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UBC Theses and Dissertations

The effects of lake acidification on zooplankton community structure and phytoplankton-zooplankton interactions : an experimental approach Marmorek, David R.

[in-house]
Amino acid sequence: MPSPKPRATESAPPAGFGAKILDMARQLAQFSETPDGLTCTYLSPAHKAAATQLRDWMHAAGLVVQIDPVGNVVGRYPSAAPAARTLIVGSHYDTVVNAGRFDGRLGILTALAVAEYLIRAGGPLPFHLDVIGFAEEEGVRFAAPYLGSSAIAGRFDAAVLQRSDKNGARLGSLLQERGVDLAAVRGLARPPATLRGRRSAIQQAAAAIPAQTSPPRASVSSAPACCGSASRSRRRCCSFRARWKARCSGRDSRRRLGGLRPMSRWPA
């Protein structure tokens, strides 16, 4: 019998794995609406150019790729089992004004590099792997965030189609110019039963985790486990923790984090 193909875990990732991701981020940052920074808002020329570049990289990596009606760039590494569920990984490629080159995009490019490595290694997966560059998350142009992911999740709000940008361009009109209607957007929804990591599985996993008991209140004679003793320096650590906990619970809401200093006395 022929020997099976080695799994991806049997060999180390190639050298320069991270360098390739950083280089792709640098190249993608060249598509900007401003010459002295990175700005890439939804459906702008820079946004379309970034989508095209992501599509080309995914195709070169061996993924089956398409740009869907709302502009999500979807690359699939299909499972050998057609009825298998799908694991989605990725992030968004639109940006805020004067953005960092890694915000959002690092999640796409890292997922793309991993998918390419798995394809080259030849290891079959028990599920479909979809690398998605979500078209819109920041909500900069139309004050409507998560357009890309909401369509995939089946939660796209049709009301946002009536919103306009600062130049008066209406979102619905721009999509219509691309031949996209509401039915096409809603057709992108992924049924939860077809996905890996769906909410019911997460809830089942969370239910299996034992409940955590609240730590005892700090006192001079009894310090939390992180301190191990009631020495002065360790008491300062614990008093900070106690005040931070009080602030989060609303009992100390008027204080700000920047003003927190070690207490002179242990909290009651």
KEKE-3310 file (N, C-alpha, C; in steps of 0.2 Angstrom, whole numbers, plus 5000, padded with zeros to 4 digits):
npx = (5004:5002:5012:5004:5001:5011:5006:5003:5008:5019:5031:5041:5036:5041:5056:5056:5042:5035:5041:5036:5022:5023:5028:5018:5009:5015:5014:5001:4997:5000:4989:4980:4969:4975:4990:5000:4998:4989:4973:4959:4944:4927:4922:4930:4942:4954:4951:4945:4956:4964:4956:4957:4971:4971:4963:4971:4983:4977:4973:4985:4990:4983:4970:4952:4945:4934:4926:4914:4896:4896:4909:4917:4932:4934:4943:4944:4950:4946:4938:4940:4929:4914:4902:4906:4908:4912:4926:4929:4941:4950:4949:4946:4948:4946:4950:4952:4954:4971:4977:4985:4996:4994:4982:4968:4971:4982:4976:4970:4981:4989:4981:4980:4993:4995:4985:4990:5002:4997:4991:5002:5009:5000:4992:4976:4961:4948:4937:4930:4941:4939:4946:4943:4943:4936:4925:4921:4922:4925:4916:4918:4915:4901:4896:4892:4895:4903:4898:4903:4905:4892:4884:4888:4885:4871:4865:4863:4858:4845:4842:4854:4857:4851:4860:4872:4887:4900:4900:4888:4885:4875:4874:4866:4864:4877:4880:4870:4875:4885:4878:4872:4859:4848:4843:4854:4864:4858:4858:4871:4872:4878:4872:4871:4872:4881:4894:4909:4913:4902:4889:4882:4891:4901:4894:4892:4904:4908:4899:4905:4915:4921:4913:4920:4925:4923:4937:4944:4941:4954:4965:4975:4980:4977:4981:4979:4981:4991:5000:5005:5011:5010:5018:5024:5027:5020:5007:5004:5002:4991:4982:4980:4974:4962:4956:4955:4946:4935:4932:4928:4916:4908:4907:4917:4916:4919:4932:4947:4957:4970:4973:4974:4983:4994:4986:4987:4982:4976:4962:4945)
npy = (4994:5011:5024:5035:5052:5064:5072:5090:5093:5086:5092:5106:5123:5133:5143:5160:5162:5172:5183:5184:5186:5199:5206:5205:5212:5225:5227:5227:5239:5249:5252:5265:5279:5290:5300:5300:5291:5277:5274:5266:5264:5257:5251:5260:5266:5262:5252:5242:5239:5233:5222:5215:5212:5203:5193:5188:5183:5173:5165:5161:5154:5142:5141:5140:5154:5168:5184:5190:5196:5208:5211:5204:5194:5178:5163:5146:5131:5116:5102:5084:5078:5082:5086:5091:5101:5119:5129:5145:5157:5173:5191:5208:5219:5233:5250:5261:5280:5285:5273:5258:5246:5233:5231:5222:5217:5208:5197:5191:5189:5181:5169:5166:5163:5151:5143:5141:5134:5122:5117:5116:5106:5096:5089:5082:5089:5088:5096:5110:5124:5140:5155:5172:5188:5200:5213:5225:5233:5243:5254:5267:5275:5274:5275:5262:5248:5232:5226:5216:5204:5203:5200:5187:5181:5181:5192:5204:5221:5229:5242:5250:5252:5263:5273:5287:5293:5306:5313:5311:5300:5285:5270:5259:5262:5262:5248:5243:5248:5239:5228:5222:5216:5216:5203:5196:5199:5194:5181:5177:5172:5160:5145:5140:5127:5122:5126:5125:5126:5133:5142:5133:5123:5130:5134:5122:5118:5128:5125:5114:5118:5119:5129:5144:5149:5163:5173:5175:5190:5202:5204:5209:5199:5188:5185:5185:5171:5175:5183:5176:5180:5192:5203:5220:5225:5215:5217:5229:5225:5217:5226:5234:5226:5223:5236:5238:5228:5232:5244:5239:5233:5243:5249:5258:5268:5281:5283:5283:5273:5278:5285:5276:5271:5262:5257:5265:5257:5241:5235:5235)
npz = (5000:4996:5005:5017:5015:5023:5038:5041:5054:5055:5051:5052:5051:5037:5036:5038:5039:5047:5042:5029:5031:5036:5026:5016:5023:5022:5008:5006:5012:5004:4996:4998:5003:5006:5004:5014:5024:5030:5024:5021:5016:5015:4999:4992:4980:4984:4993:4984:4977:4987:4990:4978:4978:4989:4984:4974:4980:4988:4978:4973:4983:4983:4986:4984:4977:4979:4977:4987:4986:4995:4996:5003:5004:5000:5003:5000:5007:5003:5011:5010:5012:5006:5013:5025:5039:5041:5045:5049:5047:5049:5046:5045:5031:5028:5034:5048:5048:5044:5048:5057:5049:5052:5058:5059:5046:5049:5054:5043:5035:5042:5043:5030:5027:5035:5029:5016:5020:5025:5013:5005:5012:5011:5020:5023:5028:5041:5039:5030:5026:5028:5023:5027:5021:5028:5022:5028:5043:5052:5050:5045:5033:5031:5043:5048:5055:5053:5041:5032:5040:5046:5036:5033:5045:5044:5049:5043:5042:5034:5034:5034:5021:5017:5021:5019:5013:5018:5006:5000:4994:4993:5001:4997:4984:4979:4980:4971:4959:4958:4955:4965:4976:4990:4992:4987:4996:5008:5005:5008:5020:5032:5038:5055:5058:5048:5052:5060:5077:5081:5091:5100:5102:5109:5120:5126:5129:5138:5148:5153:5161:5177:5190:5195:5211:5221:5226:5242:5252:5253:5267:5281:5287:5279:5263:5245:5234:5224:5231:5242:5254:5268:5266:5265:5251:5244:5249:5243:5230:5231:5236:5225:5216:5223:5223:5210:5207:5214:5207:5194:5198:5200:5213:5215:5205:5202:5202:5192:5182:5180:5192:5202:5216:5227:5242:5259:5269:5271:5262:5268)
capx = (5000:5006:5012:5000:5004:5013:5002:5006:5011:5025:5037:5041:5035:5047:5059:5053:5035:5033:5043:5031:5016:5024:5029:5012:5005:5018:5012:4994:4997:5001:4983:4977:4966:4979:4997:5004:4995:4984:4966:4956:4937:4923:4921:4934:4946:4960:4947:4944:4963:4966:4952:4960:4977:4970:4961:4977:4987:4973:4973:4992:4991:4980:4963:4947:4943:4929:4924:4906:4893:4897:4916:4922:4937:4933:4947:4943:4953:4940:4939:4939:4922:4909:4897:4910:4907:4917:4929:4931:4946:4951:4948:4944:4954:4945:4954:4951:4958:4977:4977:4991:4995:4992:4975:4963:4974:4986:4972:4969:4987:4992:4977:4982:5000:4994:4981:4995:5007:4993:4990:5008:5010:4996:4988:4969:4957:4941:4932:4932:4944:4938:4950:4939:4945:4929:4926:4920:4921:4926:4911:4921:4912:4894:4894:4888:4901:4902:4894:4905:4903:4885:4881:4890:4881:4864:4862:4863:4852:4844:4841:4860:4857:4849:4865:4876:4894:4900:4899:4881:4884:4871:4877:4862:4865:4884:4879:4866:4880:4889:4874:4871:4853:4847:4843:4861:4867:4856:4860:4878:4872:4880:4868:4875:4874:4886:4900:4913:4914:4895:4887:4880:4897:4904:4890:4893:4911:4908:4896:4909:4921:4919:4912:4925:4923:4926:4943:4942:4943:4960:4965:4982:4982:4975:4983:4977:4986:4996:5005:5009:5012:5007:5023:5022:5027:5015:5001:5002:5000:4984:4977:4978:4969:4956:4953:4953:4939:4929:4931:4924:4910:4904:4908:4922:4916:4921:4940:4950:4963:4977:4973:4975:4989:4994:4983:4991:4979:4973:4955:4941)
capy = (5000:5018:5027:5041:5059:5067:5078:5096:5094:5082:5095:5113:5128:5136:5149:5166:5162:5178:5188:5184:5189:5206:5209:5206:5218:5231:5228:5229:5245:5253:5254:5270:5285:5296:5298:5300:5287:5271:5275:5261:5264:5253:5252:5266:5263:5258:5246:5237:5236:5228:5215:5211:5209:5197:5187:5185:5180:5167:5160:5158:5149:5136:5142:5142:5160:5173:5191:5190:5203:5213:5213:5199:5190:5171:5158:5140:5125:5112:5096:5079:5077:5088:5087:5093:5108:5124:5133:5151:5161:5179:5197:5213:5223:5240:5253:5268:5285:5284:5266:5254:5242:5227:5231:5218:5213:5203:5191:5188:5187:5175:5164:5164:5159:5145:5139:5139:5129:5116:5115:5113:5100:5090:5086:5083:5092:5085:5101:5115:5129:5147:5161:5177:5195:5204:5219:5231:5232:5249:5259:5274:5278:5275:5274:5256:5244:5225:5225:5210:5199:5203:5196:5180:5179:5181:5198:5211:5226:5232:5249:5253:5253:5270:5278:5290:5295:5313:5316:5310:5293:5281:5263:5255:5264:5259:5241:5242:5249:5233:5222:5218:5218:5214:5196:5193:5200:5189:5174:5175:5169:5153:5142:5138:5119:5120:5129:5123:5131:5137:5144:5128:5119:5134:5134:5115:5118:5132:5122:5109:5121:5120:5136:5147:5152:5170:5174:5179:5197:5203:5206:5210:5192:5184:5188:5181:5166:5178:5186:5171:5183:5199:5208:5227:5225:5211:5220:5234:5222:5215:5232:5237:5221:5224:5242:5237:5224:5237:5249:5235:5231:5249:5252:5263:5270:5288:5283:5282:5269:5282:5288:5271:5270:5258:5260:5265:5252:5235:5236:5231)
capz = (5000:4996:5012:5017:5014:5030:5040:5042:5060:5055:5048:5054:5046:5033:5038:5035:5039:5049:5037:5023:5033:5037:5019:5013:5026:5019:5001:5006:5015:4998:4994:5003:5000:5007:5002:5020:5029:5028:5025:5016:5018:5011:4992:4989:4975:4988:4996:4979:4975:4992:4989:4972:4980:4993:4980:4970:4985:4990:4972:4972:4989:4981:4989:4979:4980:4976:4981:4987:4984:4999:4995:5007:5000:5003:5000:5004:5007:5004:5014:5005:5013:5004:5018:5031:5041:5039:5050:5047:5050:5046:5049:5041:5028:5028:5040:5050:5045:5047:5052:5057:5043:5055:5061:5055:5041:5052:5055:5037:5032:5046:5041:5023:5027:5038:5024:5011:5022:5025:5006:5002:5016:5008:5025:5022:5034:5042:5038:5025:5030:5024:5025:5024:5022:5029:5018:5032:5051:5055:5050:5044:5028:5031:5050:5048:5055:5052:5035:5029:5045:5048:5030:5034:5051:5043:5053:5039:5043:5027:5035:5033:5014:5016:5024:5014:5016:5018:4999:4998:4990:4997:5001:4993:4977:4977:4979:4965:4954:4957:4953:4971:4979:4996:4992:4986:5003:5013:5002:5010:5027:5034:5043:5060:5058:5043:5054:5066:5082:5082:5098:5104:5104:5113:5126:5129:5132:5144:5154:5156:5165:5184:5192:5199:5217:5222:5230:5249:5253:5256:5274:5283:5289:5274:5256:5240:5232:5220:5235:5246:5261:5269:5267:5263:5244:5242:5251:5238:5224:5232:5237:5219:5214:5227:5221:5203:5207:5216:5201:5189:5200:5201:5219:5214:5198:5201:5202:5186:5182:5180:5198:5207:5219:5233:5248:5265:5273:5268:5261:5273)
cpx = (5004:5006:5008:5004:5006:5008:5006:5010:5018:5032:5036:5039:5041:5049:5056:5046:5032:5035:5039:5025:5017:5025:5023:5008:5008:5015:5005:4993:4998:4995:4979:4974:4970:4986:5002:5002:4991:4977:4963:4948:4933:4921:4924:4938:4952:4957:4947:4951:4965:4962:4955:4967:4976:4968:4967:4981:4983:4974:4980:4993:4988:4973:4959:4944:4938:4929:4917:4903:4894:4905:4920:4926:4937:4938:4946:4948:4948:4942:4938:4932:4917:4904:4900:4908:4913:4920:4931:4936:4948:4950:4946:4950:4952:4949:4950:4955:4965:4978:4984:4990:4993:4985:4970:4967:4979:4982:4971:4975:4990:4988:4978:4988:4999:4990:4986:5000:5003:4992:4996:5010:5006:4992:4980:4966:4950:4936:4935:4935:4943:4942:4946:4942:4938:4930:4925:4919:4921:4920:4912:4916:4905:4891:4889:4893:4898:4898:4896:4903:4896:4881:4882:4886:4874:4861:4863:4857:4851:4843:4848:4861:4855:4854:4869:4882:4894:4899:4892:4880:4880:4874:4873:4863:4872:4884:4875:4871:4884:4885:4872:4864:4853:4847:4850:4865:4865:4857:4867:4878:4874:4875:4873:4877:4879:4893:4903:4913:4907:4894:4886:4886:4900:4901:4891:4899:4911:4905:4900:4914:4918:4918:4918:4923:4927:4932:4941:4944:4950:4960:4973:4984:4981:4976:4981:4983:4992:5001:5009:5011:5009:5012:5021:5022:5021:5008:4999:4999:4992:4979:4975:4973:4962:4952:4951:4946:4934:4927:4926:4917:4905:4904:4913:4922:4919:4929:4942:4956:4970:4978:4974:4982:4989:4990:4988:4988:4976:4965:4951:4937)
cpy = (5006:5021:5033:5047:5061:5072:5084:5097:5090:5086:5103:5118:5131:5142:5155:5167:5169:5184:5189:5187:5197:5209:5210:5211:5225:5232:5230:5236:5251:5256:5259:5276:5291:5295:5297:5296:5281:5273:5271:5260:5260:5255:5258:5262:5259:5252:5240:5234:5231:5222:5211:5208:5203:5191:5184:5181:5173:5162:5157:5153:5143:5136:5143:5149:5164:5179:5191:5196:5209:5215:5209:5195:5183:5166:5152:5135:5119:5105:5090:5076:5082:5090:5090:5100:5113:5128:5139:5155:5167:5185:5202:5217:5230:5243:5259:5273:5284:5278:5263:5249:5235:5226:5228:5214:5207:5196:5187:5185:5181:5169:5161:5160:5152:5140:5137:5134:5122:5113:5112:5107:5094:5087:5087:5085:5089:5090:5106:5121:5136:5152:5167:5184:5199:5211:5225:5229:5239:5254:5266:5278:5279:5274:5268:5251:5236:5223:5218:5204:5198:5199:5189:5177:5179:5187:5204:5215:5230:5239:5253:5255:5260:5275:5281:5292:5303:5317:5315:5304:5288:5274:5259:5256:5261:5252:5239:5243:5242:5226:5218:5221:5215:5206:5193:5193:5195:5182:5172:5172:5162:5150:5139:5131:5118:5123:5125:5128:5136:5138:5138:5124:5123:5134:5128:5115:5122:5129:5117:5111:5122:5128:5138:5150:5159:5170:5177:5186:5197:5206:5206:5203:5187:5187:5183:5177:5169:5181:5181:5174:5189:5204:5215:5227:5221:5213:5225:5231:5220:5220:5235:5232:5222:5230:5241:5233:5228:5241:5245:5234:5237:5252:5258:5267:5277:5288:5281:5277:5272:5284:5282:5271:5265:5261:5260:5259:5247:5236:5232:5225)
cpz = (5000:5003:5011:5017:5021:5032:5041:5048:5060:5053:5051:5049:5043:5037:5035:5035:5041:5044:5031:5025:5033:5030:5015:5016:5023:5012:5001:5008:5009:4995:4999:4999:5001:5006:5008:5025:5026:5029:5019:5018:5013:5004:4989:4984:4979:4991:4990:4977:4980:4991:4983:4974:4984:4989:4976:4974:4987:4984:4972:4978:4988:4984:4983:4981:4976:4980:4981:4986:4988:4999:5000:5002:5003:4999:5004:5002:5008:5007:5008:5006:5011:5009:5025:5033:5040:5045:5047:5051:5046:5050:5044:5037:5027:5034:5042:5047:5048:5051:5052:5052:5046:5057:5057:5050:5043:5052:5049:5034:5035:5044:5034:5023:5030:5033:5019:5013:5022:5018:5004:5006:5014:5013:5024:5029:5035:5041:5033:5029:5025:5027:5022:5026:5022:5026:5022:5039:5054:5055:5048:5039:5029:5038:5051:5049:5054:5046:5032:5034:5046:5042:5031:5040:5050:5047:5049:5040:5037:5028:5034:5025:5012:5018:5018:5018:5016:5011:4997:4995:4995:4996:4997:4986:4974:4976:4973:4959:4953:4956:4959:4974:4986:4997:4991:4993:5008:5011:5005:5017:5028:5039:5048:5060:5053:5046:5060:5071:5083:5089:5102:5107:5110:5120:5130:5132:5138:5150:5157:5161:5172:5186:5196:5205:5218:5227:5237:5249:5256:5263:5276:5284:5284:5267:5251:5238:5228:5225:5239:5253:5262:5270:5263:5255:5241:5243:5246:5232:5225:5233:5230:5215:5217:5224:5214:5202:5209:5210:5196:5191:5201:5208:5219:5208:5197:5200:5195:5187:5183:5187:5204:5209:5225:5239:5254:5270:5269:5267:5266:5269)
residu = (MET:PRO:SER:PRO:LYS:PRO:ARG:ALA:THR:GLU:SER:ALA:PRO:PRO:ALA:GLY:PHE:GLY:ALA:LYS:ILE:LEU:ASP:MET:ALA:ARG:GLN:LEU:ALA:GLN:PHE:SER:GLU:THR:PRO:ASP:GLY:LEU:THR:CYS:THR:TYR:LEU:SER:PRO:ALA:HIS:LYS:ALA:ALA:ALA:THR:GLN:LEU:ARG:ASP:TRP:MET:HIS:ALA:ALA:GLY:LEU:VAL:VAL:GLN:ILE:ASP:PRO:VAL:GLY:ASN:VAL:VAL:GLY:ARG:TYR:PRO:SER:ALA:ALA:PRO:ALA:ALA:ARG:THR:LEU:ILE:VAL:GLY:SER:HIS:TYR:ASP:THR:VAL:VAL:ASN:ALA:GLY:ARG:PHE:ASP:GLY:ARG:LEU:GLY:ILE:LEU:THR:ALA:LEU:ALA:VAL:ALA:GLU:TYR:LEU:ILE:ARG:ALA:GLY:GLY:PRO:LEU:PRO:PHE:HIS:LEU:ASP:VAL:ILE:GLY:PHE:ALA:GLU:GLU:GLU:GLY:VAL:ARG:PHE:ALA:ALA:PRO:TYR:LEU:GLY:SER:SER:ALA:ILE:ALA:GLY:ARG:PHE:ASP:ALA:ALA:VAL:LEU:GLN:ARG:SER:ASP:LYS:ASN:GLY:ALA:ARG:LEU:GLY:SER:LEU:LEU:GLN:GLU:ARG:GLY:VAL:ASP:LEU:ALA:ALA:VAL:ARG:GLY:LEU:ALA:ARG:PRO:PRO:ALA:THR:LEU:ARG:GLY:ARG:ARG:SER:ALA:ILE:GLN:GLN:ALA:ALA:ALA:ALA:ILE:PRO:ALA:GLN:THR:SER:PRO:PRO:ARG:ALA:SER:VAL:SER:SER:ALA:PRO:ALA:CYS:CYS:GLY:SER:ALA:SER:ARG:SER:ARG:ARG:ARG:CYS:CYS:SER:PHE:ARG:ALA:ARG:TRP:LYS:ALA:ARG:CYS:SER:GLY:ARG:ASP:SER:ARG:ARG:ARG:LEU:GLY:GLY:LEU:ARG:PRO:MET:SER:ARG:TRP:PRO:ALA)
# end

The effects of lake acidification on zooplankton communities and phytoplankton-zooplankton interactions were investigated by means of two field experiments in Eunice Lake, an oligotrophic, low alkalinity lake in the Coastal Range Mountains of British Columbia. Both experiments were carried out in situ using eight polyolefin enclosures, each holding 28,000 liters of lakewater and plankton. From July to October 1979, acidification with H₂SO₄ and enrichment with NH₄NO₃ and H₃PO₄, were applied to enclosures both as separate treatments and in combination. Acidification alone lowered the epilimnetic pH to 5.6, but did not affect zooplankton, phytoplankton, or transparency. Enrichment alone increased chlorophyll a concentrations, the biomass of edible algal cells and zooplankton biomass. When acidification and enrichment were combined, biotic processsing of NH₄NO₃ lowered the pH to 5.4, causing high mortality to the zooplankton community dominant, Daphnia rosea. The decline of Daphnia allowed chlorophyll a concentrations to increase 6-9 fold. It also led to major changes in the species composition, size structure and amplitude of biomass fluctuations of the zooplankton community. Phytoplankton appeared much more affected by acid-induced changes to zooplankton grazing than by direct abiotic effects of acidification. The 1979 experiment suggested that if lakes of pH 5.0 to 5.5 are enriched, the probability of nuisance algal blooms may be increased, particularly if the herbivorous community dominants are both large and acid-sensitive. In May 1980, unenriched enclosures were acidified over a ten day period to pH 5.5, 5.0 or 4.5, and then maintained at constant pH for seven weeks. Though the acid tolerance of D. rosea was very similar in both years' experiments, the copepod Diaptomus tyrrelli was more sensitive to acidification in 1980 than in 1979, due to differences in either life history stage, temperature or food. High rates of acidification increased toxicity near incipient lethal levels in both D. rosea and Bosmina lonqirostris. Acidification to pH 5.5, 5.0 and 4.5 decreased mean zooplankton biomass by 20%, 63% and 74%. However, both chlorophyll a concentrations and rotifer biomass increased with the level of acidification, due to apparent releases from grazing and competition (respectively). Both my 1979 enclosure experiment and whole-lake manipulations performed elsewhere suggested that acidic lakes might show increased fluctuation in zooplankton biomass over circumneutral lakes. Analyses of unpublished zooplankton data from Ontario acidic lakes support this suggestion. In general, the direction of zooplankton community change is determined by the intersection of acidification episodes with the spatial and temporal distributions of acid-sensitive species, and the competitive relationships within the community at the time of acidification. Both species distributions and competitive relationships are sensitive to seasonal changes in temperature and nutrients, to which zooplankton life histories have been finely tuned. Long-term acidification may create "holes" in the temporal organization of zooplankton communities, with no acid-tolerant species available with the appropriate life history and temperature response physiology to fill them.

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